Critical Insights: Incidents that Help and Hinder Parents’ Transition Related to Their Child’s Developmental Diagnosis
Broski, Julie Ann
University of Kansas
Occupational Therapy Education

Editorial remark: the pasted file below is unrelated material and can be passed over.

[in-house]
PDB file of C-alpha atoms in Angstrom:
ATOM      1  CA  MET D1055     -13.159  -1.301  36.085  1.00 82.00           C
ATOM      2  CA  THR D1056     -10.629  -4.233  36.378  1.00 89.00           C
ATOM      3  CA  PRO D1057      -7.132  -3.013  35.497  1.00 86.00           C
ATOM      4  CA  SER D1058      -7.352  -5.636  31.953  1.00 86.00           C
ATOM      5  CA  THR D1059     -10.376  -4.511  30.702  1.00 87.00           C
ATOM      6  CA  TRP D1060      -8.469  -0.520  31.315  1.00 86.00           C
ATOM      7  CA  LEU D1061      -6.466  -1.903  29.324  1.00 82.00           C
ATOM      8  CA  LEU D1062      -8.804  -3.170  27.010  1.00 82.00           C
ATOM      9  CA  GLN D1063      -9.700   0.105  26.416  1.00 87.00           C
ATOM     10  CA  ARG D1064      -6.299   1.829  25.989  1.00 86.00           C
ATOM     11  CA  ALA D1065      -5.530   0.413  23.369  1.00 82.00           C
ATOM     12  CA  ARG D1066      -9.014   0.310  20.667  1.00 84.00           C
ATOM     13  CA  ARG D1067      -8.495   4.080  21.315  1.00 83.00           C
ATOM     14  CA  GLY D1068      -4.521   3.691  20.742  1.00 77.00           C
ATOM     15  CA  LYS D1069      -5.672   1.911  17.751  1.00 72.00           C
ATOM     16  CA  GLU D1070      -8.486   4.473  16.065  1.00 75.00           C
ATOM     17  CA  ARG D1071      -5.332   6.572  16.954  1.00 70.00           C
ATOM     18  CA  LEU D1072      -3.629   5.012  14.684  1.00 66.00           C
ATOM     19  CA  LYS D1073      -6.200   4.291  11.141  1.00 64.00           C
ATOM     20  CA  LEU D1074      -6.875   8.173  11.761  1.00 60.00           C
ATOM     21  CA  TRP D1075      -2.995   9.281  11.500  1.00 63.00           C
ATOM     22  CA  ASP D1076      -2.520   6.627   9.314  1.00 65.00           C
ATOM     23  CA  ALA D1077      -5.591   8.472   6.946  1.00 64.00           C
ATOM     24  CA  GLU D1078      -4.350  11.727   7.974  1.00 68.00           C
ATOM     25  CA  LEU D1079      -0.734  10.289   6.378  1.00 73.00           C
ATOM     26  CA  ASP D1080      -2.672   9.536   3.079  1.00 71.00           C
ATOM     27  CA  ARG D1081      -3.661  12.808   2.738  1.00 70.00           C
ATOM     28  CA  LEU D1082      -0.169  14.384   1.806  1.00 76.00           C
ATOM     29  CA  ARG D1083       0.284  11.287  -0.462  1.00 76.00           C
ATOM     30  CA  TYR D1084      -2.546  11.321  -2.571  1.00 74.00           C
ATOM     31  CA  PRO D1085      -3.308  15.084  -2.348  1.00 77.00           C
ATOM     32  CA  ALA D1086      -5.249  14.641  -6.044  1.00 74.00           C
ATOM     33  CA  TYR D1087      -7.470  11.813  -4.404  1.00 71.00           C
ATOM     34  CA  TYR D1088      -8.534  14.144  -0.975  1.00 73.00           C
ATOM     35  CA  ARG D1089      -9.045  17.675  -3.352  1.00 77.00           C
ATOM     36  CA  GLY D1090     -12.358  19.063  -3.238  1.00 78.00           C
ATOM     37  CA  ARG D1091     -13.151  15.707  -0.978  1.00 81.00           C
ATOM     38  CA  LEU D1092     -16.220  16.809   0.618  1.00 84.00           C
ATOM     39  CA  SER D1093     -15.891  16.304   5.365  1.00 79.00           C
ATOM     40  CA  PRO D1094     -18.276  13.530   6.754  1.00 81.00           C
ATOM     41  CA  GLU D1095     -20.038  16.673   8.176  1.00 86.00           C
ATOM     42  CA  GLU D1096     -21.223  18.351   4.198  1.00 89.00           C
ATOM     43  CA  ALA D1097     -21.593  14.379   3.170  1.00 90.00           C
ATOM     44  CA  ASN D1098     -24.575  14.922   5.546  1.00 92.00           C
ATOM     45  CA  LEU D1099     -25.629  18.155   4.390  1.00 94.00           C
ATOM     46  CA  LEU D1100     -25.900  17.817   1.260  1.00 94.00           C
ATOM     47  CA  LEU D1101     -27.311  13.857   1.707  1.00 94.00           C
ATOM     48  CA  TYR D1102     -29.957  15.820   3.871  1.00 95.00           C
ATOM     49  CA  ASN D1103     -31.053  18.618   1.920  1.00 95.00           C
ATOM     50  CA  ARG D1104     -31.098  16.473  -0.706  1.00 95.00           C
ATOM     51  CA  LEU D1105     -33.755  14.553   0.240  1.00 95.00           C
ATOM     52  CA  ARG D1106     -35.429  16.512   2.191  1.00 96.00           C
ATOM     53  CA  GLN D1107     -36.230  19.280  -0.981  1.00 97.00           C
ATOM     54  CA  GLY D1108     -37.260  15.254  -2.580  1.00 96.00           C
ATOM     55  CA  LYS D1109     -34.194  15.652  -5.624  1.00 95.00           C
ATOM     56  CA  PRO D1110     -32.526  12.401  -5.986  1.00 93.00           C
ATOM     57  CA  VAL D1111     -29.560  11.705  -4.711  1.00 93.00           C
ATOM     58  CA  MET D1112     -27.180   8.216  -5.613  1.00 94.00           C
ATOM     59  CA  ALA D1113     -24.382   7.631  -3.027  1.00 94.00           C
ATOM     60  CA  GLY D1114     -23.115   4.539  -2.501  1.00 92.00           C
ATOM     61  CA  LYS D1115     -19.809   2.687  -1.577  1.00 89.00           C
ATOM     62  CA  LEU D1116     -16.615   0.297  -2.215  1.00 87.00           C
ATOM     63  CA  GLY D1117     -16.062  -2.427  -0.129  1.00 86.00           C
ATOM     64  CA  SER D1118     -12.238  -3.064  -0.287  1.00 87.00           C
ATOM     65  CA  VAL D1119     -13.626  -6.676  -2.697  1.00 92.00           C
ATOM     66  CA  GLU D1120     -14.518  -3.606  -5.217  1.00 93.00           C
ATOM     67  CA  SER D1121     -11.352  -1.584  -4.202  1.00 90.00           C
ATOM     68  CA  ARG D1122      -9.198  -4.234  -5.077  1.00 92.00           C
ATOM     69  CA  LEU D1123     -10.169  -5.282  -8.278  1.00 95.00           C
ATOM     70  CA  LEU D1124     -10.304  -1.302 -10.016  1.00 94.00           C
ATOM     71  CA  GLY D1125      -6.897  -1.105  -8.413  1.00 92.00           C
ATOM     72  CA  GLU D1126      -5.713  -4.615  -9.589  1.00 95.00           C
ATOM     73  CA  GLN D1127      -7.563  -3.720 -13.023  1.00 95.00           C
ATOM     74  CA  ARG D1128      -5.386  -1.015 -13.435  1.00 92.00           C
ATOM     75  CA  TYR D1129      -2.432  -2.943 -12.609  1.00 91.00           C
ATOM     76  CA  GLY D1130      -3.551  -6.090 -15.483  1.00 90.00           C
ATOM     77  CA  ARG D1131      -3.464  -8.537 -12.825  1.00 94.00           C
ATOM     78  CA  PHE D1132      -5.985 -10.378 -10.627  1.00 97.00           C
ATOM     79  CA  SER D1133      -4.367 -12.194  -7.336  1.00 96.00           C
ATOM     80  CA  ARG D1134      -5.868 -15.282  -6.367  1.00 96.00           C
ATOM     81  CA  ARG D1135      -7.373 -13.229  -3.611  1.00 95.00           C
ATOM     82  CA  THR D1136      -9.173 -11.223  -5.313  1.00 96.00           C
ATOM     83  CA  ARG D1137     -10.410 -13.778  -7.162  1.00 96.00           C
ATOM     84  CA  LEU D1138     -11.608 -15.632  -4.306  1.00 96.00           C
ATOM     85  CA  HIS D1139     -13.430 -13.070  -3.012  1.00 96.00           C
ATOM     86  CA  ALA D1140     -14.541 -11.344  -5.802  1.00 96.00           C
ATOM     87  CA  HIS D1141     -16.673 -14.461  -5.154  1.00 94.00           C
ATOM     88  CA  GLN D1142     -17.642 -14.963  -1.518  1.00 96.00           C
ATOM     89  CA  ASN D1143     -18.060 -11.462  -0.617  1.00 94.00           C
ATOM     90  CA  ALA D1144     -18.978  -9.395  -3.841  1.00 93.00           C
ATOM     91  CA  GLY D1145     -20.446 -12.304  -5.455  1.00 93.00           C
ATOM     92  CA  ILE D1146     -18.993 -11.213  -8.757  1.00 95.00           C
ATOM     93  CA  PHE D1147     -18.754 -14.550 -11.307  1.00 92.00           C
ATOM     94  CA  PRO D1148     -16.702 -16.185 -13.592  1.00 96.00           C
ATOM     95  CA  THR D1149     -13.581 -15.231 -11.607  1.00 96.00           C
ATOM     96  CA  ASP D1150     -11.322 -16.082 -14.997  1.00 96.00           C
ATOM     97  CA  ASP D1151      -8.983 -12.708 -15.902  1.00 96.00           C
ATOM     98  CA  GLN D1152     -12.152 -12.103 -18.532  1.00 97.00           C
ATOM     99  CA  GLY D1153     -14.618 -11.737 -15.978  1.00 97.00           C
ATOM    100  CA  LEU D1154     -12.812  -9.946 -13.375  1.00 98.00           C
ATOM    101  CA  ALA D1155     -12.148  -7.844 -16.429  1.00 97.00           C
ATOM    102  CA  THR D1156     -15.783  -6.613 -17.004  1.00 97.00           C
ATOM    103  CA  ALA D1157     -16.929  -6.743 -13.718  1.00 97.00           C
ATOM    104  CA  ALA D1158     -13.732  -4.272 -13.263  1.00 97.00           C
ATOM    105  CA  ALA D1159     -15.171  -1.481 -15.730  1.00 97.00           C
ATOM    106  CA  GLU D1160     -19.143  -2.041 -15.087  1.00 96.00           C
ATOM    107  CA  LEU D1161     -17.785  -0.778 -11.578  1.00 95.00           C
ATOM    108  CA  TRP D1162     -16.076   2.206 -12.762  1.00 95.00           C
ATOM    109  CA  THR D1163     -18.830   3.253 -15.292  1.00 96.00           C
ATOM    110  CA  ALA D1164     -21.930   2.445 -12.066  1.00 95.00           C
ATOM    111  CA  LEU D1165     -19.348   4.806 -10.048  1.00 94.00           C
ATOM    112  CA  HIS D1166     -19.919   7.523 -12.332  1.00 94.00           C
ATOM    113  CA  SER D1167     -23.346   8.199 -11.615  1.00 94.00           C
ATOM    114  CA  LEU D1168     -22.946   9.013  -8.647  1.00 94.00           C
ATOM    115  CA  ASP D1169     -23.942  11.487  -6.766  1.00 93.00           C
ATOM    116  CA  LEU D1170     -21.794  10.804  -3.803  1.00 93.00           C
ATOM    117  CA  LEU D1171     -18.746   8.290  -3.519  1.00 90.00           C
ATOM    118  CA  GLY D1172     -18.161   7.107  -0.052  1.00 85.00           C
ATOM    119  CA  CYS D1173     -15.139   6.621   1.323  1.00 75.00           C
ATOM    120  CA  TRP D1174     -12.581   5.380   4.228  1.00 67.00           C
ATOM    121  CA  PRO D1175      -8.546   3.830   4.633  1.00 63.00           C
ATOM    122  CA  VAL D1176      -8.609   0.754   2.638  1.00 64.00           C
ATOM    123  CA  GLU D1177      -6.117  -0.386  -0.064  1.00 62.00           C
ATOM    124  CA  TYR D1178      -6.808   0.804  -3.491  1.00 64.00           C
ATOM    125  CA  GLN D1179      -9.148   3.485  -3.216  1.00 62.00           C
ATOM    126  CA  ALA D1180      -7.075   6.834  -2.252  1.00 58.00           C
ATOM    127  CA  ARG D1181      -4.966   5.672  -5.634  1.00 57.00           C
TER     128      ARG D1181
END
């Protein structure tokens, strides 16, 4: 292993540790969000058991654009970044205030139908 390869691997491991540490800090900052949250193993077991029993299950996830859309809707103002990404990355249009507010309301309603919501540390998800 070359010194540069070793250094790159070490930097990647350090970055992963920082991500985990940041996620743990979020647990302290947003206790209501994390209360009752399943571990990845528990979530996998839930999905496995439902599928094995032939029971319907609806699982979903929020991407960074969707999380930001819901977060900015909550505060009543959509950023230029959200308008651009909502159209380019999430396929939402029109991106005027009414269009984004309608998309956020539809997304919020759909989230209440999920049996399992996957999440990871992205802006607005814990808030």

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Individuals structure their lives around their expectations associated with phases of life (Becker, 1997). Starting a new job, starting a family and even dropping a child off for their first day of kindergarten are events that represent a change in an individual’s social role. Individuals expectations about these changes and the meanings that are assigned to these events help people make sense of their world. An unanticipated transition can occur when an individual’s life unfolds in surprising ways, such as when a child’s development is different from what the parent expects (Broski & Dunn, 2018; Messias, Gilliss, Sparacino, Tong, & Foote, 1995). Transition theories guide professional practice with families and children; and they inform how professionals describe events and stages in family life. Transition theories underpin how family research is conducted and in turn, may influence how families see themselves. For example, Kubler Ross’s “stages of grief” is often used to describe how parents experience becoming the parent of a child with developmental differences (Burrell, Ives, & Unwin, 2017; Frye, 2015). My dissertation study builds on the work of my three written comprehensive examinations. In my first comprehensive examination “Fostering Insights: A Strengths-Based Theory of Parental Transformation,” I proposed an alternative to transition theories that are deficit based. I used theory derivation, a method of theory development that uses a source theory from a different field, to “open” an area of research for new insights. I used Dr. Martha Baird’s “Theory of Cultural Transition in Refugee Women” as the source theory for the strengths-based theory of parental transformation. Theory derivation also includes reviewing relevant literature. Additionally, I conducted a content analysis of 5 autobiographies written by parents of a child with an autism spectrum disorder to provide examples of the theory’s concepts. The theory proposes that there are 3 stages associated with parental transition, an initial stage of parents’ awareness of their child’s differences, a liminal stage where parents are in between social roles, and a stage of transformation where parents adapt to their new social role. The theory also proposes there are three primary domains associated with parents’ transition. The child domain relates to the parents’ focus on the child’s differences and strengths. The connections with others domain relates to changes that occur in parents’ relationships with their family, friends, and others in the community. The parental competence domain relates to parents’ ability to discern what is best for themselves and for their family. This manuscript was the original submission and the basis for the article published in the Journal of Child and Family Studies (Broski & Dunn, 2018). My second comprehensive exam, “Evaluating the Strengths Based Theory of Parental Transformation” builds on the work of my first paper by exploring questions about the adequacy of the theory to describe parents’ experiences. An assumption of the theory is that parents transition involves “stages” of transition. While this concept is commonly accepted in transition theories, I wanted to evaluate this aspect of the theory, and challenge the notion that parents transition involves three stages. Thirty-two parents completed an online questionnaire consisting of 81 items derived from the strengths- based theory of parental transformation. The findings of this study indicate that parents associated the first stage of transition with becoming aware of their child’s differences, the liminal stage was associated with uncertainty, the transformation stage was associated with recognizing their child’s strengths and confidence in their parenting skills. My third comprehensive exam, “Exploring the Development of Parents’ Mental Models Related to Their Child’s Developmental Diagnosis” builds on the work of my first and second papers by exploring how parents experience transition. In this study, I conducted a discourse analysis of responses to six open-ended survey questions. Twenty-two parents were eligible for inclusion in this study. The results revealed that parents associate awareness of their child’s differences with searching for information and feelings of uncertainty and fearfulness. Parents associated the liminal stage of transition with frustration and confusion as the adapt to a new state. Parents associated the transformation stage with confidence, pride and adaptation. My comprehensive examinations provided the foundational work leading to my dissertation study. My previous research indicated that parents experience changes in their thoughts, feelings, and behaviors throughout transition (Broski & Dunn, 2018a, 2018b). I also found discernible differences in the social contexts parents referenced throughout transition, however it was not clear what facilitated transition and what process may stand in the way. My dissertation study focuses on characterizing incidents that parents describe as helping and hindering their transition related to their child’s developmental diagnosis. The findings of this study indicate that incidents that helped parents in the early stages of transition are associated with using and allocating resources. Incidents that helped parents in the later stages of transition are associated with seeing possibilities for their child and for themselves. Incidents that that hindered parents' transition involved parents discovering a need to set boundaries, as well as the parent feeling uncertain or obligated. Because parents influence outcomes for children, there is a need to provide an alternative to deficit-based frameworks to describe their transition. My dissertation research advances knowledge related to children and families by contributing to a growing body of research that provides an alternative to studies that suggest parents of children with developmental differences must grieve, be in denial or experience on-going sorrow. The strengths-based theory of parental transformation contributes to child and family research by providing a framework that aligns with contemporary paradigms of disability.